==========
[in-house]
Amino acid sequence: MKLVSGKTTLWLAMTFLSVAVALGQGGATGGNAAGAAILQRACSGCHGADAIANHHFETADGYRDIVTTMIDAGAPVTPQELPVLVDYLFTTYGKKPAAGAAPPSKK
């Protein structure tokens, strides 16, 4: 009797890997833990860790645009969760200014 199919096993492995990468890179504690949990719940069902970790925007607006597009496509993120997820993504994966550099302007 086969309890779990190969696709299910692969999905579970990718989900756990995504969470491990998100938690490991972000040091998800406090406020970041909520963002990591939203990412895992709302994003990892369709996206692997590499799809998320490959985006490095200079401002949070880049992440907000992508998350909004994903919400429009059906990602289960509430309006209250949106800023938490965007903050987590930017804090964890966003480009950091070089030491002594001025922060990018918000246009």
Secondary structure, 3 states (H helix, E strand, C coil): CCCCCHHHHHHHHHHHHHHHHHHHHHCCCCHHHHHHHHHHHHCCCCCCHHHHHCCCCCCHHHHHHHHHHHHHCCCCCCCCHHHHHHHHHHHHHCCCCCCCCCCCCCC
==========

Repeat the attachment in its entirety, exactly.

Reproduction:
[in-house]
Amino acid sequence: MKLVSGKTTLWLAMTFLSVAVALGQGGATGGNAAGAAILQRACSGCHGADAIANHHFETADGYRDIVTTMIDAGAPVTPQELPVLVDYLFTTYGKKPAAGAAPPSKK
């Protein structure tokens, strides 16, 4: 009797890997833990860790645009969760200014 199919096993492995990468890179504690949990719940069902970790925007607006597009496509993120997820993504994966550099302007 086969309890779990190969696709299910692969999905579970990718989900756990995504969470491990998100938690490991972000040091998800406090406020970041909520963002990591939203990412895992709302994003990892369709996206692997590499799809998320490959985006490095200079401002949070880049992440907000992508998350909004994903919400429009059906990602289960509430309006209250949106800023938490965007903050987590930017804090964890966003480009950091070089030491002594001025922060990018918000246009």
Secondary structure, 3 states (H helix, E strand, C coil): CCCCCHHHHHHHHHHHHHHHHHHHHHCCCCHHHHHHHHHHHHCCCCCCHHHHHCCCCCCHHHHHHHHHHHHHCCCCCCCCHHHHHHHHHHHHHCCCCCCCCCCCCCC